Merapi Volcano Relief Efforts

Gathering relief after Mount Merapi volcano

In the aftermath of Indonesia’s volcanic catastrophe, the country gradually began on its road to recovery. Mount Merapi or the Mountain of Fire, which erupted five times since October 26, 2010, left in its wake, chaos, death, a ruptured economy, non-existent agriculture, and many people missing and homeless.

On November 2, 2010, five days after the deadly eruption, The Art of Living Indonesian chapter sent aid in the form of blankets, sarongs, milk, medicine, masks, and toiletries. Volunteers visited a few shelter homes, camps and a village at the base of the mountain.

Followed by yet another eruption on November 11, thousands of inhabitants were relocated to temporary shelters near the central Java city of Yogyakarta (famous for the Borobudur temple, and hub of higher education).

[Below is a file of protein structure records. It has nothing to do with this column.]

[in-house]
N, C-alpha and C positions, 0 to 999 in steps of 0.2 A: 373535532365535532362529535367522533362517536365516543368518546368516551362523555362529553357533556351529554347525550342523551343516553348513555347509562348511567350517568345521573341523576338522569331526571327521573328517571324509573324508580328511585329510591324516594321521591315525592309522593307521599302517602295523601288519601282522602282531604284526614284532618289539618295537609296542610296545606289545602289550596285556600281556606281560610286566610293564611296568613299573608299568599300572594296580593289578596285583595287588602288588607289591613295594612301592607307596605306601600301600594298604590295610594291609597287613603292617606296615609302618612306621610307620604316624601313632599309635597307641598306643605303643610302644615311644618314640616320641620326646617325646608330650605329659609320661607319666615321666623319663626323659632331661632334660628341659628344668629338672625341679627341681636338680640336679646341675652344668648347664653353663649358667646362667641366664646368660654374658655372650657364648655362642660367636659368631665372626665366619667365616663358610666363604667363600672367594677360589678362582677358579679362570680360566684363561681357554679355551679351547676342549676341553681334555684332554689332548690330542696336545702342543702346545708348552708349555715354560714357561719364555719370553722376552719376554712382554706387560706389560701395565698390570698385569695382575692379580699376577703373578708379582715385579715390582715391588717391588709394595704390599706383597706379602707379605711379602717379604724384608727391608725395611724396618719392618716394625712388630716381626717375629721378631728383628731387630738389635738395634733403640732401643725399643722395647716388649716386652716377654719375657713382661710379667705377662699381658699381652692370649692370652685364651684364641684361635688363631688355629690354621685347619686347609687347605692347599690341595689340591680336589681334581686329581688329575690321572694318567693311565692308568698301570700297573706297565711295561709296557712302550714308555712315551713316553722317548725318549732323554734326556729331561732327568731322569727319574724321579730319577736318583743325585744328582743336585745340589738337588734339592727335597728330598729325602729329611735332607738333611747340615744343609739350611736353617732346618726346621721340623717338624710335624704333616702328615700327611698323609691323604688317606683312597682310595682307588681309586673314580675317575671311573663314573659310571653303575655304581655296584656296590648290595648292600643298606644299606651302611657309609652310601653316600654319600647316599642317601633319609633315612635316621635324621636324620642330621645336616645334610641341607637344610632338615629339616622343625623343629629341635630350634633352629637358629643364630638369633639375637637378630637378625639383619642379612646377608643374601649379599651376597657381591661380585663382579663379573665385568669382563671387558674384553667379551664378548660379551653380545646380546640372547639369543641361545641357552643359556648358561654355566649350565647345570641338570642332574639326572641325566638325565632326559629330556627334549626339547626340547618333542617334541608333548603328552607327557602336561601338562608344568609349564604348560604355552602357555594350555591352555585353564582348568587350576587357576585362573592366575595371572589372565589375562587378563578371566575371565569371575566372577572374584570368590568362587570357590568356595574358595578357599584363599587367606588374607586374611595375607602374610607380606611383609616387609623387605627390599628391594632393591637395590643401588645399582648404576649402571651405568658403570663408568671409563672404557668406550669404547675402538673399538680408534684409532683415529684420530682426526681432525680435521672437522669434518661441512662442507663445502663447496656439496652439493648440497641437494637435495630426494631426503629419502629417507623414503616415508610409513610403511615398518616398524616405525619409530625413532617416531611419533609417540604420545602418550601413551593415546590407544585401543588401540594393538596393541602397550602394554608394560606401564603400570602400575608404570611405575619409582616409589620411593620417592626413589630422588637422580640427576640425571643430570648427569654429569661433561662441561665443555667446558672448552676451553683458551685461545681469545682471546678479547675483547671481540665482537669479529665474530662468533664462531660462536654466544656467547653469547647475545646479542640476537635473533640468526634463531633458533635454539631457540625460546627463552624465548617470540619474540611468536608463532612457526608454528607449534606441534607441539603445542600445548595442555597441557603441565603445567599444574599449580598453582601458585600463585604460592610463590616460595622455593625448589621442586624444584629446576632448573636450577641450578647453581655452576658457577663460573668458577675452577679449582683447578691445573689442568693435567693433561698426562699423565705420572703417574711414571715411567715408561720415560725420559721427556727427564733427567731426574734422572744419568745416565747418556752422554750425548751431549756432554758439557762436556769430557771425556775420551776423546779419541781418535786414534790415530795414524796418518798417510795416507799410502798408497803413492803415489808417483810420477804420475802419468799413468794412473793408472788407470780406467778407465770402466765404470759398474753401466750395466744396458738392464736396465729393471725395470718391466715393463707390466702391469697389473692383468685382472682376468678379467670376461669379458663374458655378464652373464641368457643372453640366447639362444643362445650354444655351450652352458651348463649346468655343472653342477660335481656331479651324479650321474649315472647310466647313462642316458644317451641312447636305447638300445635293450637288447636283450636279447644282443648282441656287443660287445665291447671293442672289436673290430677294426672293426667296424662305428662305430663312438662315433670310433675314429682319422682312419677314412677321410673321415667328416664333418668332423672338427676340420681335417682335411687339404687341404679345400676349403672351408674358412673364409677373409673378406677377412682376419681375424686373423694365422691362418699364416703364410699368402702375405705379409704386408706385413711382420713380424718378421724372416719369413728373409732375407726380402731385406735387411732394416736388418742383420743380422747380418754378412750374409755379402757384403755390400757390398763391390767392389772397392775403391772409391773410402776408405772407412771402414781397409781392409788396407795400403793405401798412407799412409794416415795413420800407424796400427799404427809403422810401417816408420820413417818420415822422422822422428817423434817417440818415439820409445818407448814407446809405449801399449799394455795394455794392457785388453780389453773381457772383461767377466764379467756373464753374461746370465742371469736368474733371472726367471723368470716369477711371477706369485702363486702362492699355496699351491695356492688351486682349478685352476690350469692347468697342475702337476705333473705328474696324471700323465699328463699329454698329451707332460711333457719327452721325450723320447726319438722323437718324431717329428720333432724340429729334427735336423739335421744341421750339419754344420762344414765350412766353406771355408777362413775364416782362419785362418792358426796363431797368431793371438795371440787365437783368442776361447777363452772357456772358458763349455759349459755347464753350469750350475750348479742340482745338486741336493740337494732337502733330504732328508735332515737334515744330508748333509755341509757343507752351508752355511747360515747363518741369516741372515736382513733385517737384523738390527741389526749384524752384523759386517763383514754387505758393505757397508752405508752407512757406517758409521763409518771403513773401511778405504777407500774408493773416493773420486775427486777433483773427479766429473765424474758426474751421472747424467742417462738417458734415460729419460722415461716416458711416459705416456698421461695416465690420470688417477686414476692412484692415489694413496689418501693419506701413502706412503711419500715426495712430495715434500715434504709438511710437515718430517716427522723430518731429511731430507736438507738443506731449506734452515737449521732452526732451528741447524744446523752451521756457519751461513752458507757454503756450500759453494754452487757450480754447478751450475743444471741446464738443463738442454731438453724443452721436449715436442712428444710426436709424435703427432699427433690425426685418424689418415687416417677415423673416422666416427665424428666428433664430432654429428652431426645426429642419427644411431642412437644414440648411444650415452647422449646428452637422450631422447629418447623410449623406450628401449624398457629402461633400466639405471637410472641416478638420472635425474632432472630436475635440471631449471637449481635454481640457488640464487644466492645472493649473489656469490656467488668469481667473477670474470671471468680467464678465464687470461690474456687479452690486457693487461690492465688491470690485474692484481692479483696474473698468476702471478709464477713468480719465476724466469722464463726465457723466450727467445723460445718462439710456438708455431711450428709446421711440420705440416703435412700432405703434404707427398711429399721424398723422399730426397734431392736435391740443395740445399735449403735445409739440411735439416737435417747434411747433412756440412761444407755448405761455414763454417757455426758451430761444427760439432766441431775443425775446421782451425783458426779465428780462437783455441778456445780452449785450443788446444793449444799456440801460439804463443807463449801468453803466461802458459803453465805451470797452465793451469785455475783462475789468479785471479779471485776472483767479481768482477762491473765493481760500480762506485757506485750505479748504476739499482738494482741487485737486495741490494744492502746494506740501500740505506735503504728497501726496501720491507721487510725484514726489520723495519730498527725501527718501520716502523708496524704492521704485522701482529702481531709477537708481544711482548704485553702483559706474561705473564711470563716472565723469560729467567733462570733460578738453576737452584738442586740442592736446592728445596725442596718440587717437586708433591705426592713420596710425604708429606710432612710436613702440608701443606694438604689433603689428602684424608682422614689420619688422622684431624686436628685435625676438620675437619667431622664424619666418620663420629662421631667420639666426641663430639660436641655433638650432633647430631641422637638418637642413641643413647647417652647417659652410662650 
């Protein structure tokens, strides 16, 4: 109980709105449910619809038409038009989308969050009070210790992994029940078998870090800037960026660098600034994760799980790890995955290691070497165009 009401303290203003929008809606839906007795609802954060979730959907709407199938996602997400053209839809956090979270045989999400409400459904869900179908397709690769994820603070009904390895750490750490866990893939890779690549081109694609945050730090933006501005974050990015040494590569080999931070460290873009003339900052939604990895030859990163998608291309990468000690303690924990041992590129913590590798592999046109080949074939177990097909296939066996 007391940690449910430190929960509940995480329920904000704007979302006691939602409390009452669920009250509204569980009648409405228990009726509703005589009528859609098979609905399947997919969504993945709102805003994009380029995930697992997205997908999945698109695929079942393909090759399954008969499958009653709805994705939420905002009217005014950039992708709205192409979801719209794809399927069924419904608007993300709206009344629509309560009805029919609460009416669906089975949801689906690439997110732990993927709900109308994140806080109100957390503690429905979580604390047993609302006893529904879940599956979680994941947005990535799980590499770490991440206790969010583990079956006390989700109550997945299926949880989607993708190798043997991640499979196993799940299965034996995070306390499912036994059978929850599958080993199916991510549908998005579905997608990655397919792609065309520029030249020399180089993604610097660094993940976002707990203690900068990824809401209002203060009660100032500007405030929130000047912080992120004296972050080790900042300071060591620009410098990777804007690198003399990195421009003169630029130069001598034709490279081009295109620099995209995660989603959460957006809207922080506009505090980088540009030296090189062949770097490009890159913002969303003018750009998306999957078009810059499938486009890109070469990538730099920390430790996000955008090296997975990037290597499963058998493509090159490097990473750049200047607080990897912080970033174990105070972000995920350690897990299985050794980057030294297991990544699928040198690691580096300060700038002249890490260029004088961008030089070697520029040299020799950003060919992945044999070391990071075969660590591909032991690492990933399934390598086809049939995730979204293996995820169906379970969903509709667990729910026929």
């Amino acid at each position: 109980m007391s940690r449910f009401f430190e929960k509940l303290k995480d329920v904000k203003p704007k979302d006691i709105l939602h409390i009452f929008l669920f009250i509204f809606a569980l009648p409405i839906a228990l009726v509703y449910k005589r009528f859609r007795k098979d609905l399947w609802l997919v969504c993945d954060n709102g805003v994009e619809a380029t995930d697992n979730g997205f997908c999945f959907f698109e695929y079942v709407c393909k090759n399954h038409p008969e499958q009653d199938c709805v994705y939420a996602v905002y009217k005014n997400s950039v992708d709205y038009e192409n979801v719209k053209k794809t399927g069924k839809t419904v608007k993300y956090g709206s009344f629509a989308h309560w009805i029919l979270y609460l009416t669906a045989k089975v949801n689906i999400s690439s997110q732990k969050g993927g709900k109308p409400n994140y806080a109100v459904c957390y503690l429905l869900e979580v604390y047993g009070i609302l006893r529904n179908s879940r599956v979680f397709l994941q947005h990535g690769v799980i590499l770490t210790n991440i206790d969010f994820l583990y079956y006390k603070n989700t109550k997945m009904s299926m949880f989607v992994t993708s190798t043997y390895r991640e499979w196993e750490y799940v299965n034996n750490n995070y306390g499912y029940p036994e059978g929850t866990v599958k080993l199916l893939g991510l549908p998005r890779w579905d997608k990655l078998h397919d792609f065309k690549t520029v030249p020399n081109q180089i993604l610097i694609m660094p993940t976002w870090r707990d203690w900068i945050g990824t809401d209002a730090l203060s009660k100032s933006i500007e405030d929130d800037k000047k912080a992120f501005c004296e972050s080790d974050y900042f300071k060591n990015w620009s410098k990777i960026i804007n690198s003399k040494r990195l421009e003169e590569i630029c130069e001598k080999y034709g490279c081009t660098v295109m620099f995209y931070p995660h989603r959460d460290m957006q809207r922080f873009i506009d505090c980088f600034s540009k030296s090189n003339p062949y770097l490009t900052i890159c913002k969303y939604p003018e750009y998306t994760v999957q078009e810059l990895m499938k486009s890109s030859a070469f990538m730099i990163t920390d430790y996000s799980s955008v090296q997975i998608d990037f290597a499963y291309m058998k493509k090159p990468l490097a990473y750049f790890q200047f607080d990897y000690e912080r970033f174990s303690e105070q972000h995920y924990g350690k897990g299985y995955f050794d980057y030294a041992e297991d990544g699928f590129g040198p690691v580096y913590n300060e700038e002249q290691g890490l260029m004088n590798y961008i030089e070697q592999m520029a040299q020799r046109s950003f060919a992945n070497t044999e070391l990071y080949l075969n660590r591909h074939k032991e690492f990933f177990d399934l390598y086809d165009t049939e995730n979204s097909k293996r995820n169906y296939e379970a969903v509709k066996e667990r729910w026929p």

Evacuees feeling protected - Heading change

A team of volunteers from Jakarta visited the evacuees on November 22nd. It was found that although their basic needs had been met, they were living in cramped, unhygienic conditions and much remained to be done. Houses in the radius of six miles were covered with thick layers of volcanic ash. Cleaning operations that included uncovering dead bodies and animal carcasses from the rubble as well as clearing great volumes of ash and debris were initiated.

The displaced expressed their wish to return to their villages on the slopes but were fearful of another eruption as Mount Merapi continued to spew hot ash. The whole city was covered with thick ash, and it took several weeks just to clear the dust and thin rocks. Despite wearing masks, people felt congested and had difficulty breathing.

While children played in the camps, the elderly looked on, anxious and worried. The crop of maize, rice, and cassava was destroyed entirely. Their other source of income, tourism to the Borobudur temple, was halted. However, with basic needs being taken care of and volunteers visiting all the camps for any kind of help, this gave the disaster relief victims a sense of protection.